(For more on the U.S. government shutdown, see EXT2.)
Oct. 7 (Bloomberg) -- President Barack Obama reiterated that he won’t negotiate with Republicans over the partial government shutdown and the U.S. debt limit as Senate Democrats began preparing for a test vote on a clean debt-ceiling bill.
Many U.S. government services have been shuttered for a week and the country is 10 days away from running out of borrowing authority. Republicans are insisting on changing the 2010 Affordable Care Act, while Obama refuses to engage in discussions about policy riders as a condition for opening the government or raising the debt limit.
"We’re not going to negotiate under the threat of economic catastrophe," Obama said today during a visit to the Federal Emergency Management Agency in Washington.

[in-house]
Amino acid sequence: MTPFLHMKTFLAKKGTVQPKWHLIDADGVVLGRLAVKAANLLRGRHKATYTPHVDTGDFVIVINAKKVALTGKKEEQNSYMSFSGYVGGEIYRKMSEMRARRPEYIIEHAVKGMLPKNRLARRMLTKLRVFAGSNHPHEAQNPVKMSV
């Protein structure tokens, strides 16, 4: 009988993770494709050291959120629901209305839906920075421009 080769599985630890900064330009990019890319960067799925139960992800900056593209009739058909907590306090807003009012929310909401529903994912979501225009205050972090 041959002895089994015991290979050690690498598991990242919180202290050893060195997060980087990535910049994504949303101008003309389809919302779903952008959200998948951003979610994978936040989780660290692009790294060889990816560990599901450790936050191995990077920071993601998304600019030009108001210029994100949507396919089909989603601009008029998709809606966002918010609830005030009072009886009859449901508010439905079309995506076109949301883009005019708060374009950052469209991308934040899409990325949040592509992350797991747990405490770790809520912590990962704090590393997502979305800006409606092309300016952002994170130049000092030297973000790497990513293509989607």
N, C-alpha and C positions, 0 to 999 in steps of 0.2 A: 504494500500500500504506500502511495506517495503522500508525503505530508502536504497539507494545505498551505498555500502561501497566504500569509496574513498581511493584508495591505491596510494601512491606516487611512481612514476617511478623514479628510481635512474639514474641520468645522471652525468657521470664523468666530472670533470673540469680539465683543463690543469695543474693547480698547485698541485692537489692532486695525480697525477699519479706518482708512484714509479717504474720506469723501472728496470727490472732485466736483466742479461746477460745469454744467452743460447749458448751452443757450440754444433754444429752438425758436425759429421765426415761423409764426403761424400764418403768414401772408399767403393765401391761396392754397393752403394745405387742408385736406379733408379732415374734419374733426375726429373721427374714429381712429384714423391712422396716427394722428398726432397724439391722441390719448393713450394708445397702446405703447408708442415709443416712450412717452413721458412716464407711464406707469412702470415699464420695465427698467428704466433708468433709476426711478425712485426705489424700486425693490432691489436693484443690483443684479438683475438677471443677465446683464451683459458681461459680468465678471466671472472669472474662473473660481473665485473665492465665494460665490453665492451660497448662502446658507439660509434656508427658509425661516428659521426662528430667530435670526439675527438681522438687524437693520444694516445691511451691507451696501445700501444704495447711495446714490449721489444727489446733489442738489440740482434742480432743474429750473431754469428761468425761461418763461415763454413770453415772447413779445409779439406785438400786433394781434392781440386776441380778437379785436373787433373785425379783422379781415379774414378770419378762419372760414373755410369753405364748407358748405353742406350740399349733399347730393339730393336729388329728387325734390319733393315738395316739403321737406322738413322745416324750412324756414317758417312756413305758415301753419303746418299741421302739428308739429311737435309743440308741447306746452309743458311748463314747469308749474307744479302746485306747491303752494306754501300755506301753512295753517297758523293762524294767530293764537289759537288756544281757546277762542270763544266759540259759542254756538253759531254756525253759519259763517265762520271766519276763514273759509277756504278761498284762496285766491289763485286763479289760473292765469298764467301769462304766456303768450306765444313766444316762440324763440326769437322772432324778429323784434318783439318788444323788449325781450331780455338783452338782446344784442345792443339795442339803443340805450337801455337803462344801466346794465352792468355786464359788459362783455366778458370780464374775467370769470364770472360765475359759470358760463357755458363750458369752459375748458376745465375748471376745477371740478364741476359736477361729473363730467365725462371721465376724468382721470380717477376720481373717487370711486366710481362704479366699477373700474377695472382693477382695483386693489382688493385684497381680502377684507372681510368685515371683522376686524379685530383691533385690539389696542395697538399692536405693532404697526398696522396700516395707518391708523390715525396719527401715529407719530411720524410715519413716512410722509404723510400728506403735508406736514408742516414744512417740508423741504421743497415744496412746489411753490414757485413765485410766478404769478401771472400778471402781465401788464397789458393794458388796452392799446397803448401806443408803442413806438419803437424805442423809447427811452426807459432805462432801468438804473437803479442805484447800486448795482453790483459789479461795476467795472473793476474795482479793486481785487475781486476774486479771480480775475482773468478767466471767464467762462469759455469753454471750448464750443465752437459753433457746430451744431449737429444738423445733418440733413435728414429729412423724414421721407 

Senate Democrats could introduce legislation as soon as today that gives Obama the authority to raise the debt ceiling unless two-thirds of Congress disapproves, according to a Senate Democratic aide.
An initial test vote on the proposal, described by the aide on condition of anonymity, could occur as soon as Oct. 11. The method of giving Obama the authority to raise the debt ceiling barring a congressional disapproval was first proposed by Senate Minority Leader Mitch McConnell, a Kentucky Republican, in 2011.
The Senate Democratic aide said the strategy could make it easier to get Republican votes because no Republican would have to vote directly for a debt-ceiling increase.
"We are not going to pass a clean debt limit," House Speaker John Boehner, an Ohio Republican, said yesterday in an interview on ABC’s "This Week" program. "The votes are not in the House to pass a clean debt limit."